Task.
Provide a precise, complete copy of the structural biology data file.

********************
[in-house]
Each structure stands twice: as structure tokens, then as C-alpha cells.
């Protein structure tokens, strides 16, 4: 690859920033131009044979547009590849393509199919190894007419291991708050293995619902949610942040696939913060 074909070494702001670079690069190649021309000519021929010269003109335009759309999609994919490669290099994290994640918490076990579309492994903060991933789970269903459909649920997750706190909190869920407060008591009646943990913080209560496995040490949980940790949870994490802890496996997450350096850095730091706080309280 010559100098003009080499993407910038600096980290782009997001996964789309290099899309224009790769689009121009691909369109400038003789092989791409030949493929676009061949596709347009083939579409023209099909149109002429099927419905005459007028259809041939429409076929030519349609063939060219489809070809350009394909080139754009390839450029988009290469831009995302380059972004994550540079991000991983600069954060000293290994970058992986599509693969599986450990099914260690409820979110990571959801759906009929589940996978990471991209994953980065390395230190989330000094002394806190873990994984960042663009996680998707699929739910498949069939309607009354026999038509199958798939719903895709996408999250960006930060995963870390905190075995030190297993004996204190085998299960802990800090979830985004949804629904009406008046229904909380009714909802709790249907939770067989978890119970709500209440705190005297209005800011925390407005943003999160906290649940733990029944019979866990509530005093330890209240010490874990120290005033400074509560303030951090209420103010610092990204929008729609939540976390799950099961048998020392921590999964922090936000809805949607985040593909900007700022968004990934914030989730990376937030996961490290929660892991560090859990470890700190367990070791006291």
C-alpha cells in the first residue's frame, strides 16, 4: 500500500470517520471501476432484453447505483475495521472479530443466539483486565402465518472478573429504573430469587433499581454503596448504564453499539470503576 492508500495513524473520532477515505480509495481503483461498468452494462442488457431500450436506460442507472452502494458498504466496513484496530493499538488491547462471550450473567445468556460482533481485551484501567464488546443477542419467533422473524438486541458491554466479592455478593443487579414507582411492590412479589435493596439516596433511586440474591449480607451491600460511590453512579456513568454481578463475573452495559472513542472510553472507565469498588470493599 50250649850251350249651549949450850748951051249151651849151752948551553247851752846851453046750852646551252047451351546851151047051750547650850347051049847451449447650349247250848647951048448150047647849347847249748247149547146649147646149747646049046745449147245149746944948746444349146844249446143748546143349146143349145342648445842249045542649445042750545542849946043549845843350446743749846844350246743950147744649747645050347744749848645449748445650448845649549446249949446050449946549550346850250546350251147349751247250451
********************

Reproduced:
[in-house]
Each structure stands twice: as structure tokens, then as C-alpha cells.
């Protein structure tokens, strides 16, 4: 690859920033131009044979547009590849393509199919190894007419291991708050293995619902949610942040696939913060 074909070494702001670079690069190649021309000519021929010269003109335009759309999609994919490669290099994290994640918490076990579309492994903060991933789970269903459909649920997750706190909190869920407060008591009646943990913080209560496995040490949980940790949870994490802890496996997450350096850095730091706080309280 010559100098003009080499993407910038600096980290782009997001996964789309290099899309224009790769689009121009691909369109400038003789092989791409030949493929676009061949596709347009083939579409023209099909149109002429099927419905005459007028259809041939429409076929030519349609063939060219489809070809350009394909080139754009390839450029988009290469831009995302380059972004994550540079991000991983600069954060000293290994970058992986599509693969599986450990099914260690409820979110990571959801759906009929589940996978990471991209994953980065390395230190989330000094002394806190873990994984960042663009996680998707699929739910498949069939309607009354026999038509199958798939719903895709996408999250960006930060995963870390905190075995030190297993004996204190085998299960802990800090979830985004949804629904009406008046229904909380009714909802709790249907939770067989978890119970709500209440705190005297209005800011925390407005943003999160906290649940733990029944019979866990509530005093330890209240010490874990120290005033400074509560303030951090209420103010610092990204929008729609939540976390799950099961048998020392921590999964922090936000809805949607985040593909900007700022968004990934914030989730990376937030996961490290929660892991560090859990470890700190367990070791006291």
C-alpha cells in the first residue's frame, strides 16, 4: 500500500470517520471501476432484453447505483475495521472479530443466539483486565402465518472478573429504573430469587433499581454503596448504564453499539470503576 492508500495513524473520532477515505480509495481503483461498468452494462442488457431500450436506460442507472452502494458498504466496513484496530493499538488491547462471550450473567445468556460482533481485551484501567464488546443477542419467533422473524438486541458491554466479592455478593443487579414507582411492590412479589435493596439516596433511586440474591449480607451491600460511590453512579456513568454481578463475573452495559472513542472510553472507565469498588470493599 50250649850251350249651549949450850748951051249151651849151752948551553247851752846851453046750852646551252047451351546851151047051750547650850347051049847451449447650349247250848647951048448150047647849347847249748247149547146649147646149747646049046745449147245149746944948746444349146844249446143748546143349146143349145342648445842249045542649445042750545542849946043549845843350446743749846844350246743950147744649747645050347744749848645449748445650448845649549446249949446050449946549550346850250546350251147349751247250451